An amazing bit of radio chatter played out on national news recently when an airline pilot headed to Fargo, North Dakota, implied he had only five minutes of fuel left. As bad luck would have it, the Blue Angels were practicing at the airport at that very moment.
The controller advised that there would be a 20 minute delay! Huh? Doing the math, the 15 minute deficit implied the MD80 would plunk down in the prairie but with no fire and the Angels would complete their practice on schedule. The pilot finally made it clear that he was coming in to land and they’d sort it out on the ground. Good call. The captain properly exercised PIC authority to get the aircraft on the ground safely. In too many cases GA pilots abdicate responsibility when they get into difficulty, being more afraid of legalities than gravity. As shown in comments, what the Captain meant to say, was that in five minutes he would start burning into his reserve fuel – The proper terminology would have been a “minimum fuel advisory” as opposed to the military term of “Bingo” fuel which is not in the lexicon of civilian aviation.
A pertinent regulation, if I have it correctly, is FAR 121.639—Fuel supply: All domestic operations. No person may dispatch or take off an airplane unless it has enough fuel—(a) To fly to the airport to which it is dispatched; (b) Thereafter, to fly to and land at the most distant alternate airport (where required) for the airport to which dispatched; and (c) Thereafter, to fly for 45 minutes at normal cruising fuel consumption.
FAR 121.647 Factors for computing fuel required. Each person computing fuel required for the purposes of this subpart shall consider the following: (a) Wind and other weather conditions forecast. (b) Anticipated traffic delays. (c) One instrument approach and possible missed approach at destination. (d) Any other conditions that may delay landing of the aircraft.
So what did the crew and the dispatcher know, and when did they know it? Let’s acknowledge that mistakes were made in checking notams—which would have noted the closure times—and that perhaps just enough fuel was on board to be legal, or not. And let’s also acknowledge that the current notam system is a mess, and has been for years. It is a convenient place to dump everything—much of it not operationally pertinent…and some of it critical! Apparently, a lot of pilots and even a few controllers are getting caught in the notam swamp, as the NASA’s Aviation Safety Reporting System just noted.
Over a decade ago, the FAA promised that the system would be made more relevant and one could filter the data to what was important to your flight operation. No results! After passage of the Pilot’s Bill of Rights (PBOR) in 2012 in Congress, another committee was formed to address the unworkable. From the bill, “...The goals of the NOTAM Improvement Program are—
(1) to decrease the overwhelming volume of NOTAMs an airman receives when retrieving airman information prior to a flight in the national airspace system;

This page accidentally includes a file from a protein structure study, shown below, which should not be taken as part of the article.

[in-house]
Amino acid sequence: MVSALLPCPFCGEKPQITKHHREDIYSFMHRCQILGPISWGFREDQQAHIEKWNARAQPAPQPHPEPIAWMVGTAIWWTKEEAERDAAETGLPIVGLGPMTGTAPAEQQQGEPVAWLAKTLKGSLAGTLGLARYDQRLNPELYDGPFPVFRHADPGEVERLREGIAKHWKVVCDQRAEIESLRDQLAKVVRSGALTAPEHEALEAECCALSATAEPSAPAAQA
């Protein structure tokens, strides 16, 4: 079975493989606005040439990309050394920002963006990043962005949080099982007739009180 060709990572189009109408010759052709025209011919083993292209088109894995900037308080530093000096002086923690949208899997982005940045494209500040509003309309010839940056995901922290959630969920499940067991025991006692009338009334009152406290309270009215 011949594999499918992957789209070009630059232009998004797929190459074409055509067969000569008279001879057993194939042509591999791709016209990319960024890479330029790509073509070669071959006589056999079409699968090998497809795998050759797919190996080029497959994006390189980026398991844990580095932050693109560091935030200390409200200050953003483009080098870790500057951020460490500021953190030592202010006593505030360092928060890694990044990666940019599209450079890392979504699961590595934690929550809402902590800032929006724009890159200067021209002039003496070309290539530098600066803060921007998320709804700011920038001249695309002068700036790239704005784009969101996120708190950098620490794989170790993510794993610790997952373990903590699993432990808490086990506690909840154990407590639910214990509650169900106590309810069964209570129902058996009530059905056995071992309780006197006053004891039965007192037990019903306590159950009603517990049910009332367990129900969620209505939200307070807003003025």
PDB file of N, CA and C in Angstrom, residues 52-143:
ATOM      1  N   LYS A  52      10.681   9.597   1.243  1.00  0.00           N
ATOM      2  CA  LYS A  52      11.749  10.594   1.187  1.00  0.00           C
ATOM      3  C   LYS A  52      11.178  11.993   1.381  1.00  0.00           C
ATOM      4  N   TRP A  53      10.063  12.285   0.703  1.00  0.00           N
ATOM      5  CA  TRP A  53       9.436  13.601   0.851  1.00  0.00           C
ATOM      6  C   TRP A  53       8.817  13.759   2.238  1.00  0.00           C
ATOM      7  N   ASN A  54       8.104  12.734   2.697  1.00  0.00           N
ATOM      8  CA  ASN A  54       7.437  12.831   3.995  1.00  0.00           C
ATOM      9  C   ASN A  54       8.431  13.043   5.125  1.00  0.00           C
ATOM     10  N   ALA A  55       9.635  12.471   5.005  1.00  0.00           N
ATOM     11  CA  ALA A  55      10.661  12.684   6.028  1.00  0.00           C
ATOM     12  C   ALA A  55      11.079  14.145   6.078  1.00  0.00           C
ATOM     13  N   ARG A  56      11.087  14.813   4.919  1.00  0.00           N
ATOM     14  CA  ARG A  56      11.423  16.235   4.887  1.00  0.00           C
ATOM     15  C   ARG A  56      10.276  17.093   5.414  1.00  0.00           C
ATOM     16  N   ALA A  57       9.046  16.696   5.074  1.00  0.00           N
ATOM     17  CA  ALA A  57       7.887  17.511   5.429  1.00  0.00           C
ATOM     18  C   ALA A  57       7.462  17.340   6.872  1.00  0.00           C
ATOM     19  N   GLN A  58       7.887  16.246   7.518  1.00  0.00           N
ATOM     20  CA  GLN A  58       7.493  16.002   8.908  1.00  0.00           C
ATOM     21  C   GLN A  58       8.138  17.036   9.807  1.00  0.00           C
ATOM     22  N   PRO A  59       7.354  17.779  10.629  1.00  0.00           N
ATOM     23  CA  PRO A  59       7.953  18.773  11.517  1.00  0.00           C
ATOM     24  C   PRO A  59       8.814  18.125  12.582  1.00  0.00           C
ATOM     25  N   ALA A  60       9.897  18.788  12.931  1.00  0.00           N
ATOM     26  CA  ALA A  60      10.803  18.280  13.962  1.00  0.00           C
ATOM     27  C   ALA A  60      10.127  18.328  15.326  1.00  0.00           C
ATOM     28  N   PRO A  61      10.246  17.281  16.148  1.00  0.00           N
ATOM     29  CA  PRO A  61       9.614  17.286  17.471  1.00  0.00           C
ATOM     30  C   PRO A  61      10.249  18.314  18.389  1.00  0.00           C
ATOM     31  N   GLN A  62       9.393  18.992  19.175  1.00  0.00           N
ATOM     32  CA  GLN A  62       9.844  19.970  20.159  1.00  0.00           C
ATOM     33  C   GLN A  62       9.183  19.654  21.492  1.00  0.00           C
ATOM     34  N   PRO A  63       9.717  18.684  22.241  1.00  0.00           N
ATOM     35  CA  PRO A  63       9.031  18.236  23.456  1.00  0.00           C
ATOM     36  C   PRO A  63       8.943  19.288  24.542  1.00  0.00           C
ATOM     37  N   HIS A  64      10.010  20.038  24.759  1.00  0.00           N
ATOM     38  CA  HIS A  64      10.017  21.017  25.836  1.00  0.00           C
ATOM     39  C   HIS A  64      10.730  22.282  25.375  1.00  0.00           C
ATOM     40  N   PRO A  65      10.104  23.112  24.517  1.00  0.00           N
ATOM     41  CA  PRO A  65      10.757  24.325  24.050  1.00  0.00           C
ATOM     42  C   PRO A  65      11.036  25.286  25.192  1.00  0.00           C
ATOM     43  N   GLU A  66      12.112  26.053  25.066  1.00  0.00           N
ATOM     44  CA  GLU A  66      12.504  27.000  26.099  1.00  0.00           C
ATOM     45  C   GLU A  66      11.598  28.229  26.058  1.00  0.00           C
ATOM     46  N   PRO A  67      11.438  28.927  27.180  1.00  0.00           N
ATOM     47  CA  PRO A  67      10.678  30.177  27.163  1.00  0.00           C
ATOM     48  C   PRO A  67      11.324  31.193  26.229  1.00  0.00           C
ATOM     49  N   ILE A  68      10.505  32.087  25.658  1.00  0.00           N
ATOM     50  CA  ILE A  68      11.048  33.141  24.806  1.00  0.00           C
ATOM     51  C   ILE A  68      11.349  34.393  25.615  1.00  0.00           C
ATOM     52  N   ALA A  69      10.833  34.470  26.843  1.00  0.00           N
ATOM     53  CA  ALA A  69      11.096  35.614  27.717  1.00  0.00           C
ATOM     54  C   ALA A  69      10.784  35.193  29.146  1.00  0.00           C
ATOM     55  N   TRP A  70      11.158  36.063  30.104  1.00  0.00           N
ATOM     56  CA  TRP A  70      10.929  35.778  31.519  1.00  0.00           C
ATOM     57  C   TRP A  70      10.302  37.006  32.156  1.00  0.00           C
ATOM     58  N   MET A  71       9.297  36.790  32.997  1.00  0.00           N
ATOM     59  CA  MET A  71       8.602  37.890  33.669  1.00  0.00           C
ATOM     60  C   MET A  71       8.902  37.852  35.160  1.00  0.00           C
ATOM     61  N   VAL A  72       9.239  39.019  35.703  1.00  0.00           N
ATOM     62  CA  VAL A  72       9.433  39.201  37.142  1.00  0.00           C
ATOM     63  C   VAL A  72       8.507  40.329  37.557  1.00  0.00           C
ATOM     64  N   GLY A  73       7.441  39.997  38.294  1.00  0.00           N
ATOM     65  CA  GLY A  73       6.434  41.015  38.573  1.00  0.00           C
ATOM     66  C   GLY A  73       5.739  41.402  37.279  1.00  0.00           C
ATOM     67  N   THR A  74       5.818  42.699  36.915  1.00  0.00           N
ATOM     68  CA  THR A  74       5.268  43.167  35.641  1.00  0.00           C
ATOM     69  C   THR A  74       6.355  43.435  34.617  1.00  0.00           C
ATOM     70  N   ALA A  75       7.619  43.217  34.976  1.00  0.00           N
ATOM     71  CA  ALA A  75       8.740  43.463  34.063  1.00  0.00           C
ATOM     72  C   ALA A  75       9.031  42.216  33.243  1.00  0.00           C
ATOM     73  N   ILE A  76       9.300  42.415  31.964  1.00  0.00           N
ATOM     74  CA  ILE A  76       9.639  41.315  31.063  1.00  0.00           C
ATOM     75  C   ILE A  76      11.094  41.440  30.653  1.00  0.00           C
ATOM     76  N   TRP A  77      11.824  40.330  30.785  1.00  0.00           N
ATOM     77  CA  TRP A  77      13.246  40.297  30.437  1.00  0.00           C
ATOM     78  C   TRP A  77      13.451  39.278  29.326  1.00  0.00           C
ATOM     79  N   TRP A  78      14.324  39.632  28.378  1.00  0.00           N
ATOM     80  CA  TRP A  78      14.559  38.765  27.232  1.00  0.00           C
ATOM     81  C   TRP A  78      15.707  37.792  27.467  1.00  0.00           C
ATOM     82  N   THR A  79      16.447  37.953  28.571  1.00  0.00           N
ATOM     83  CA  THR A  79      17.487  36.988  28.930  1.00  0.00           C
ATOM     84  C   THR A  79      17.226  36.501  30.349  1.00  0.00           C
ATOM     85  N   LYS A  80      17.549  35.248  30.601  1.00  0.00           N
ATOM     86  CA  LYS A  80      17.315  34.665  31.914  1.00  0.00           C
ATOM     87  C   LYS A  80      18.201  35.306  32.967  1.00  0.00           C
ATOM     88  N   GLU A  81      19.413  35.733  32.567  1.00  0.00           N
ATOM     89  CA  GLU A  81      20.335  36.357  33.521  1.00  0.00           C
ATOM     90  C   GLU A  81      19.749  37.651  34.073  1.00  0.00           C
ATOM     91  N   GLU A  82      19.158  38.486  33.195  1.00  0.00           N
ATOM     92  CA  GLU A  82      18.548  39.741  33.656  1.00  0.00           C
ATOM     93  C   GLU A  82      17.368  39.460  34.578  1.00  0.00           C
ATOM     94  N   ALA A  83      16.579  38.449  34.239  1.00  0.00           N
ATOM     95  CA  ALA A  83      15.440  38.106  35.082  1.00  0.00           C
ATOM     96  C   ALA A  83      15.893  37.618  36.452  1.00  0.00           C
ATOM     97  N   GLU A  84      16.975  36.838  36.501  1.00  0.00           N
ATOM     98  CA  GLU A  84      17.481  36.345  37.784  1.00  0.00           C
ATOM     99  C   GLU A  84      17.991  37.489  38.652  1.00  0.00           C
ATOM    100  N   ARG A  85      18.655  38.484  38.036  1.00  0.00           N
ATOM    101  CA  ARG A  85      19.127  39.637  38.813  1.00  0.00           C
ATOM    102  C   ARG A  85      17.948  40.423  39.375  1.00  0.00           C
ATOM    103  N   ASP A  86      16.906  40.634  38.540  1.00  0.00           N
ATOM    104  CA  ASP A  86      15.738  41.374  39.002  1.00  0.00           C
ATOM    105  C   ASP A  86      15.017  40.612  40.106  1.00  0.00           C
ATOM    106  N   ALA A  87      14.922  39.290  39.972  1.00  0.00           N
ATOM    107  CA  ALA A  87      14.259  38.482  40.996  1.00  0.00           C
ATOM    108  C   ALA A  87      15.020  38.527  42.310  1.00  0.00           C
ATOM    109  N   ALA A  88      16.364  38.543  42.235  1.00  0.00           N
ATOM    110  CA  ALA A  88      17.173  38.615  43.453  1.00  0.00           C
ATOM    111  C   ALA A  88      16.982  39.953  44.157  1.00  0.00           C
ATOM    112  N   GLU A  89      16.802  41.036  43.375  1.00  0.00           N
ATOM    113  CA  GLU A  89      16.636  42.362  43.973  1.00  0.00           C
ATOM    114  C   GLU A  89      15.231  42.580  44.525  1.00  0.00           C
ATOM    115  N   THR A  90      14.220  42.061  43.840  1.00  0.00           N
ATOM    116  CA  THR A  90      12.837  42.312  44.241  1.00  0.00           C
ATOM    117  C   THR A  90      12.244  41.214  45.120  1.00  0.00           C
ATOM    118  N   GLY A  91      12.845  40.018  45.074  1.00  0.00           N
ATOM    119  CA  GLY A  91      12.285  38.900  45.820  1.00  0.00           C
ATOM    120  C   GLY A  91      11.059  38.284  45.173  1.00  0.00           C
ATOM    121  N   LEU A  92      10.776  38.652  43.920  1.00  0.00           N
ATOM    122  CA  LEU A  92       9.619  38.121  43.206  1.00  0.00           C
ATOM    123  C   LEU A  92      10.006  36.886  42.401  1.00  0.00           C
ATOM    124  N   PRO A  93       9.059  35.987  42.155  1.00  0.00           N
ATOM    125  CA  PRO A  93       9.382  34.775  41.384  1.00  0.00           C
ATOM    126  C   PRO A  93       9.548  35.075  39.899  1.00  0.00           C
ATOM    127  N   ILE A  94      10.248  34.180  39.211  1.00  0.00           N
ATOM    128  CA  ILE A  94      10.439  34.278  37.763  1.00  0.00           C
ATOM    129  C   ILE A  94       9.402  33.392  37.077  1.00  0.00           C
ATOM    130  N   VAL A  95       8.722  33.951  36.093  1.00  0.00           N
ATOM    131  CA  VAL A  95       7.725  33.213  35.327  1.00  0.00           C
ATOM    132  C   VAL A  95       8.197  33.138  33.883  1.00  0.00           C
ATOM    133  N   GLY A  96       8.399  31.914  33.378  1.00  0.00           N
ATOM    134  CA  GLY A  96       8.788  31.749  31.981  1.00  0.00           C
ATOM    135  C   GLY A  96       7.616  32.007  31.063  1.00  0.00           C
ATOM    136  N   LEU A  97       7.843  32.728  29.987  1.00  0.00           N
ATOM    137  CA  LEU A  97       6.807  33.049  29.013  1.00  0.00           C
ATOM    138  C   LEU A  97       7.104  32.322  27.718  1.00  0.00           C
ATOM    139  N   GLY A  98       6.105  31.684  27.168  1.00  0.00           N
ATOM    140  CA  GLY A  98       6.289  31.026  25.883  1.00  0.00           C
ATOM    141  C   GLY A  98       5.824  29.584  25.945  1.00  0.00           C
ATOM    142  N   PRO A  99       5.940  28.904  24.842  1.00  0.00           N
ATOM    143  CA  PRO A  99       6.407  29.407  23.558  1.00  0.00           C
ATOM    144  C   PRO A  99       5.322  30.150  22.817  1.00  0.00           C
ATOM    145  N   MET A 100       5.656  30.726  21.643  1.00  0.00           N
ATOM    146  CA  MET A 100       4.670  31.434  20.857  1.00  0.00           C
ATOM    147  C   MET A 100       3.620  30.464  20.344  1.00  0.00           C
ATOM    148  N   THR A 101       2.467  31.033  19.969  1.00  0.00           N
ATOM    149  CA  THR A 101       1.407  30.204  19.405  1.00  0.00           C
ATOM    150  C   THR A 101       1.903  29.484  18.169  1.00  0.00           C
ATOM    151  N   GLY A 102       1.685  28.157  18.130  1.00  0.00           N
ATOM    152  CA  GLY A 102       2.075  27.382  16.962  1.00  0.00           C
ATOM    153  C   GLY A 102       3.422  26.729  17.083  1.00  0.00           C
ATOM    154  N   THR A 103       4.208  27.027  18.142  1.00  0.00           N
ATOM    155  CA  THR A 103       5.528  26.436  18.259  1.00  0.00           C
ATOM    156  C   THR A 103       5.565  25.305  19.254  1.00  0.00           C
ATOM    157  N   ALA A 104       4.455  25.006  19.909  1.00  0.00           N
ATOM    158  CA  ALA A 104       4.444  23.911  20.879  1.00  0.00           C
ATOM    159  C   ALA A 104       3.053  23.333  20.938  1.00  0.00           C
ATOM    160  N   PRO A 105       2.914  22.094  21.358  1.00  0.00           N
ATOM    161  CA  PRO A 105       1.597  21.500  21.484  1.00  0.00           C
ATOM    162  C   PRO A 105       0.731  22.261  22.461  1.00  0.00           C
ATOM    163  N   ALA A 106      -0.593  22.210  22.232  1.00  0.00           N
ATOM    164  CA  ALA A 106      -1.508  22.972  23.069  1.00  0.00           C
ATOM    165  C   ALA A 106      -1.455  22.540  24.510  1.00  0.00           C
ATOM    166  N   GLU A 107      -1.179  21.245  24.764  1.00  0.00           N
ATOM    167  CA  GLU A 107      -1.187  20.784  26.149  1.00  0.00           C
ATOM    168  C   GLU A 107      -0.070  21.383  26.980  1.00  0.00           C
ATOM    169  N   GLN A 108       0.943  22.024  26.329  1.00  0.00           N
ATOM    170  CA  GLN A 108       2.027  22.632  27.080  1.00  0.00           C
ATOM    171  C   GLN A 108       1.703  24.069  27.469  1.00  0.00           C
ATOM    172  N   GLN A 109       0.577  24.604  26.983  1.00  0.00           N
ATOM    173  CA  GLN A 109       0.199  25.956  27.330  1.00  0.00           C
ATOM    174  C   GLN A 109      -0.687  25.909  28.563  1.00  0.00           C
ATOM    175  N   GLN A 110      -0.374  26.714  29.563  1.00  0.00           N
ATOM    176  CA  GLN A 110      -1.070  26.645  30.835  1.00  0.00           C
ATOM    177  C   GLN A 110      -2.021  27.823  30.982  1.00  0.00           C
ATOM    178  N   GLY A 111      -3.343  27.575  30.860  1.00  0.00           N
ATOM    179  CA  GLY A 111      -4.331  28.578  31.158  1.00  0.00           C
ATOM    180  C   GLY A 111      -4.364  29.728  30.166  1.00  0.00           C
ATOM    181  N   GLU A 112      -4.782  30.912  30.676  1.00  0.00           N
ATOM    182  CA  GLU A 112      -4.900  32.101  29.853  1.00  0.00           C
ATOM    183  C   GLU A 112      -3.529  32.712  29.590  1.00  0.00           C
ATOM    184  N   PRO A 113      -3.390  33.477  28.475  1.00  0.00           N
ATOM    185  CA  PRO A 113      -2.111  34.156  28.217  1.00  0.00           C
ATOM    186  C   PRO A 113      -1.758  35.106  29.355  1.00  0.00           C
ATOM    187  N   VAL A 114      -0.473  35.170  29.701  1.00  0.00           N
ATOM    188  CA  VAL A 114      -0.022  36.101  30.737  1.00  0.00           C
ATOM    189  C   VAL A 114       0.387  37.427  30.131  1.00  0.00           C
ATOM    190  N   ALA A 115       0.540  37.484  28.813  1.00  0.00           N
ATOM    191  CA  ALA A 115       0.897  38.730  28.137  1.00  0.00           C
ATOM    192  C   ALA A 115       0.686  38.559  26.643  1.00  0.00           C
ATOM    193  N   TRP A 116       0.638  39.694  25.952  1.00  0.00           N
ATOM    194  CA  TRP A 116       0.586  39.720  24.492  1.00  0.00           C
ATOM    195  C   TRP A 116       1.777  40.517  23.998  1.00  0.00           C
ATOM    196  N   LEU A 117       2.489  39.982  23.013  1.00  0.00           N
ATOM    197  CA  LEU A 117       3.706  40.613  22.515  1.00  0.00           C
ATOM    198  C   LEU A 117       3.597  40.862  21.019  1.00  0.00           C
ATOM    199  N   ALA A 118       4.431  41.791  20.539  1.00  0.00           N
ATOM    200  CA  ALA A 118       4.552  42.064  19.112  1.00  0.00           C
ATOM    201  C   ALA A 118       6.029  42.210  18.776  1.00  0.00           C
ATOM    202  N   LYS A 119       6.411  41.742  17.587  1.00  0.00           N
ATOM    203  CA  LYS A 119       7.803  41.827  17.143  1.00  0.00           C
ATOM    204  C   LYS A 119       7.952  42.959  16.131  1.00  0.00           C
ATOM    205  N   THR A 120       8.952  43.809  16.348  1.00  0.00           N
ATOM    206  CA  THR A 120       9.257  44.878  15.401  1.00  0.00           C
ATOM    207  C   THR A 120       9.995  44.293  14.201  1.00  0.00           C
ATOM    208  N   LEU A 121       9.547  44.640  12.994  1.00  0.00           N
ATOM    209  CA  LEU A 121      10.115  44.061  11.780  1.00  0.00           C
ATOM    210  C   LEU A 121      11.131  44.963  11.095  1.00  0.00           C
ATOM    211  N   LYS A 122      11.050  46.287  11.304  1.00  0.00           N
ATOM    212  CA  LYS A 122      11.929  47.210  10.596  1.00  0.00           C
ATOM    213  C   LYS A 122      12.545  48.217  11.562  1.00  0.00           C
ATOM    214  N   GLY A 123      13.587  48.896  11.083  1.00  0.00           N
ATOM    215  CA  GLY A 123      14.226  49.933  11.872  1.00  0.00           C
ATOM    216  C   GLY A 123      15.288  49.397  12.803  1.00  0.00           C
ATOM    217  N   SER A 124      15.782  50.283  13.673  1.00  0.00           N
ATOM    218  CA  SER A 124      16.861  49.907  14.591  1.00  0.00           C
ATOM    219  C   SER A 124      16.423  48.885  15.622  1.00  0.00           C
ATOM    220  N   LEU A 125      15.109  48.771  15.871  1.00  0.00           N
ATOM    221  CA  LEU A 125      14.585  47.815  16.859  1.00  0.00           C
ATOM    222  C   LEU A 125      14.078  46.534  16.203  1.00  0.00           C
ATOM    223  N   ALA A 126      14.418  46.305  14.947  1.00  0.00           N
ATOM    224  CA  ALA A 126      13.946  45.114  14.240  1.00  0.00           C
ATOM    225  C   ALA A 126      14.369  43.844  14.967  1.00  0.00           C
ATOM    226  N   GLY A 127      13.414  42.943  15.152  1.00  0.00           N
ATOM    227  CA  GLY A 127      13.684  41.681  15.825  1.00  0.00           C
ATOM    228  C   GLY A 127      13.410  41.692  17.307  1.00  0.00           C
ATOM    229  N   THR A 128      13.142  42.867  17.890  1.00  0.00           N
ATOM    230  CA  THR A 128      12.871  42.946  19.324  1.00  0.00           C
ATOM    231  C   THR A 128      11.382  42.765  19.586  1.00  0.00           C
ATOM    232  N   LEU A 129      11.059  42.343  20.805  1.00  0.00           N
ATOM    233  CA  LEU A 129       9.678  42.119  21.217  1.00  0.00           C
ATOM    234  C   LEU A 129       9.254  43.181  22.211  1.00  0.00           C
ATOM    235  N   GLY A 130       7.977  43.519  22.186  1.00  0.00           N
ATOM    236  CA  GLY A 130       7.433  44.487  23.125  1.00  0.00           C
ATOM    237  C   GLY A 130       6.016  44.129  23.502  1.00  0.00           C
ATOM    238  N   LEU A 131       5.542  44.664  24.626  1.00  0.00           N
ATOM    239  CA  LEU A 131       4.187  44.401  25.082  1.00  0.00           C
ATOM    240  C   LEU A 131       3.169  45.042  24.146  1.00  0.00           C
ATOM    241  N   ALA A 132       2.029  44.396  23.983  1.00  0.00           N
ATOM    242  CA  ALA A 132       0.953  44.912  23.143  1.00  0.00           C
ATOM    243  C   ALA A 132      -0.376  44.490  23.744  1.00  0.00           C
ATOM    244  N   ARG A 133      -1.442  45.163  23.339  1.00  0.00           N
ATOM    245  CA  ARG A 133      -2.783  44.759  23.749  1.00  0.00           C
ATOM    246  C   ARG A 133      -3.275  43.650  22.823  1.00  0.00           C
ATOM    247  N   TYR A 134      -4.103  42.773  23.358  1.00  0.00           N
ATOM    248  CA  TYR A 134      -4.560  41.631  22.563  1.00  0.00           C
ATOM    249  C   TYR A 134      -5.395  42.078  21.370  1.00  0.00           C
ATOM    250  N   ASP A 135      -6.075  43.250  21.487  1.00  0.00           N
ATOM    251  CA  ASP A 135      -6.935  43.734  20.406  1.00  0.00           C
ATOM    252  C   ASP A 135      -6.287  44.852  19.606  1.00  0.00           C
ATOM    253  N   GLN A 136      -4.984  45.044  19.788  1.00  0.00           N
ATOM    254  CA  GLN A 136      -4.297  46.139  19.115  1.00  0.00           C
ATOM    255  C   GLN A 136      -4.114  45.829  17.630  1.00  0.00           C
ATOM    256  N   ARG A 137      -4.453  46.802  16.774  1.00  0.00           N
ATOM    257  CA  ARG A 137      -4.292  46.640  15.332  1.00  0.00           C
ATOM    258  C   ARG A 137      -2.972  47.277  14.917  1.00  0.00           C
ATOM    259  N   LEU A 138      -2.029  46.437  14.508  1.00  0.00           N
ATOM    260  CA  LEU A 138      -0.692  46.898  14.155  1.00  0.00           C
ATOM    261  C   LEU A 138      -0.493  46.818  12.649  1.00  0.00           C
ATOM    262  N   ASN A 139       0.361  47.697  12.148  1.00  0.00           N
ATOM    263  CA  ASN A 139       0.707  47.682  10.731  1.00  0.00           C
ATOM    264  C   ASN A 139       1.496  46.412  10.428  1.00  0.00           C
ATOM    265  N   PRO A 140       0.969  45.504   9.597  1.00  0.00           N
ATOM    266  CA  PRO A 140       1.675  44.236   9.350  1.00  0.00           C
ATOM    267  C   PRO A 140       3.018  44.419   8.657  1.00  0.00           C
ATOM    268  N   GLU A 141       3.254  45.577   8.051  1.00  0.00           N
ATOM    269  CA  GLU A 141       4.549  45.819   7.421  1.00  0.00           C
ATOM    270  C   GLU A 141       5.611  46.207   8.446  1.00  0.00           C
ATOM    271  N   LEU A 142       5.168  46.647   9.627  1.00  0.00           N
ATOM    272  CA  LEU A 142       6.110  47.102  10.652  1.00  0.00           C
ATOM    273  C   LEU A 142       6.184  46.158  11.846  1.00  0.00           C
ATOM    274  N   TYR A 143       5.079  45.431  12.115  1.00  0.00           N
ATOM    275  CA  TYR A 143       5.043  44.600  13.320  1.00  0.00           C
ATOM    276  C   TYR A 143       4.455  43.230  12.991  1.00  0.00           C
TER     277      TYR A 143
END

(2) make the NOTAMs more specific and relevant to the airman’s route and in a format that is more useable to the airman;
(3) to provide a full set of NOTAM results in addition to specific information requested by airmen;
(4) to provide a document that is easily searchable; and (
5) to provide a filtering mechanism similar to that provided by the Department of Defense Notices to Airmen.”
This was supposed to be completed in a year but things slipped a bit. If Google can manage an infinite number of possibilities, it would seem the FAA could at least do better than the current system with a much more limited data set. Some of the aftermarket providers do a better job of filtering but why not the official source?
Flying a fixed wing aircraft in daylight hours, why would I care that a tower light was out on an obstacle five miles away from the airport and only 198′ agl? I wouldn’t, but an EMS helicopter crew on a night mission might. The system is also often geographically confused. A flight from Maryland to South Carolina will list items like turbine wind farms in New York, runway restrictions in Georgia, obstacle unlightings more than 75 miles off to one side, or laser light shows in faraway places. On a recent DUAT Briefing, I lost count with more than 400 notams listed for a 500 mile trip: Must be a rule of one notam per mile flown.
Airport/runway closures and TFRs along with non-availability of certain IFR approaches ought to be bold printed in red. And is it really necessary to use arcane abbreviations and acronyms in today’s deep bandwidth environment? Fargo’s closure somehow slipped through the cracks.
The FAA could use this as an opportunity to 1) rise above the punitive mentality that periodically pervades the agency, and 2) look at the root cause of this incident. My bet is that this crew and dispatcher will be very careful to check airport status going forward. Since the FAA is more than two years behind addressing the notam system as specified in the PBOR, how about suspending penalties—except in cases of willful disobedience—until the new system is operational? It should also recognize that a poorly executed notam system is more than an embarrassment—it is a critical safety issue.
The FAA’s new system is planned for roll out at year’s end—that should make things much easier and safer, we’ll see.
Has anyone else missed something in the notam system and how did it affect your flight?